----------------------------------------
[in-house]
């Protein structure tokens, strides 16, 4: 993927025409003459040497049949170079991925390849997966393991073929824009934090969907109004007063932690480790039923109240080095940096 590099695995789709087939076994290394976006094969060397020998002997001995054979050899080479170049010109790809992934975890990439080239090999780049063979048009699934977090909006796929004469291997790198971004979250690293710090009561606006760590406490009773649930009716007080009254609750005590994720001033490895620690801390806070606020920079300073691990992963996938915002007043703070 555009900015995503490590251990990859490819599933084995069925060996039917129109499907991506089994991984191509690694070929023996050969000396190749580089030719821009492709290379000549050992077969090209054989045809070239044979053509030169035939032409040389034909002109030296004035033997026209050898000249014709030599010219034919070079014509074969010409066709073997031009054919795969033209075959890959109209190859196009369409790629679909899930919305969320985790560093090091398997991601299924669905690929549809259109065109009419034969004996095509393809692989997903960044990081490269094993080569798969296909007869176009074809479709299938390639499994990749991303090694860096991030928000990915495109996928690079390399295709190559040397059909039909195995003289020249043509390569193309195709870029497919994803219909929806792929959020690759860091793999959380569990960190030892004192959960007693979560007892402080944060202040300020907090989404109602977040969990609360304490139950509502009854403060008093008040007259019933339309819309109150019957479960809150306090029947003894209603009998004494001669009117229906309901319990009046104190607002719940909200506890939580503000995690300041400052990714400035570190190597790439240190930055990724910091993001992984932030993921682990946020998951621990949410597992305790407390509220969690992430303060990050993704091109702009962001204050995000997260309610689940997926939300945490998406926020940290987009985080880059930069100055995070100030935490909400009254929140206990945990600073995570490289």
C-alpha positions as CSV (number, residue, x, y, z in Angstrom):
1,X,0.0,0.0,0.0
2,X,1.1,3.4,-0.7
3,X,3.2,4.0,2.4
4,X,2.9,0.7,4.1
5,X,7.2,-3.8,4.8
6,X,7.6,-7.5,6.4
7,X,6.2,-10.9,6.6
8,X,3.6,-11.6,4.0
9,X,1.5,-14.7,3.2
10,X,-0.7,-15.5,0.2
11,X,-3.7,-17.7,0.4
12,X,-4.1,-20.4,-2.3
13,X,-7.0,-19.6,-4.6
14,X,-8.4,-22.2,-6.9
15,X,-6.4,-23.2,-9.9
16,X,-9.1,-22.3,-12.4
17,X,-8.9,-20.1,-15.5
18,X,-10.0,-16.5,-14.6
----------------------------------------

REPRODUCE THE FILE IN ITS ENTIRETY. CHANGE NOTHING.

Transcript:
[in-house]
């Protein structure tokens, strides 16, 4: 993927025409003459040497049949170079991925390849997966393991073929824009934090969907109004007063932690480790039923109240080095940096 590099695995789709087939076994290394976006094969060397020998002997001995054979050899080479170049010109790809992934975890990439080239090999780049063979048009699934977090909006796929004469291997790198971004979250690293710090009561606006760590406490009773649930009716007080009254609750005590994720001033490895620690801390806070606020920079300073691990992963996938915002007043703070 555009900015995503490590251990990859490819599933084995069925060996039917129109499907991506089994991984191509690694070929023996050969000396190749580089030719821009492709290379000549050992077969090209054989045809070239044979053509030169035939032409040389034909002109030296004035033997026209050898000249014709030599010219034919070079014509074969010409066709073997031009054919795969033209075959890959109209190859196009369409790629679909899930919305969320985790560093090091398997991601299924669905690929549809259109065109009419034969004996095509393809692989997903960044990081490269094993080569798969296909007869176009074809479709299938390639499994990749991303090694860096991030928000990915495109996928690079390399295709190559040397059909039909195995003289020249043509390569193309195709870029497919994803219909929806792929959020690759860091793999959380569990960190030892004192959960007693979560007892402080944060202040300020907090989404109602977040969990609360304490139950509502009854403060008093008040007259019933339309819309109150019957479960809150306090029947003894209603009998004494001669009117229906309901319990009046104190607002719940909200506890939580503000995690300041400052990714400035570190190597790439240190930055990724910091993001992984932030993921682990946020998951621990949410597992305790407390509220969690992430303060990050993704091109702009962001204050995000997260309610689940997926939300945490998406926020940290987009985080880059930069100055995070100030935490909400009254929140206990945990600073995570490289």
C-alpha positions as CSV (number, residue, x, y, z in Angstrom):
1,X,0.0,0.0,0.0
2,X,1.1,3.4,-0.7
3,X,3.2,4.0,2.4
4,X,2.9,0.7,4.1
5,X,7.2,-3.8,4.8
6,X,7.6,-7.5,6.4
7,X,6.2,-10.9,6.6
8,X,3.6,-11.6,4.0
9,X,1.5,-14.7,3.2
10,X,-0.7,-15.5,0.2
11,X,-3.7,-17.7,0.4
12,X,-4.1,-20.4,-2.3
13,X,-7.0,-19.6,-4.6
14,X,-8.4,-22.2,-6.9
15,X,-6.4,-23.2,-9.9
16,X,-9.1,-22.3,-12.4
17,X,-8.9,-20.1,-15.5
18,X,-10.0,-16.5,-14.6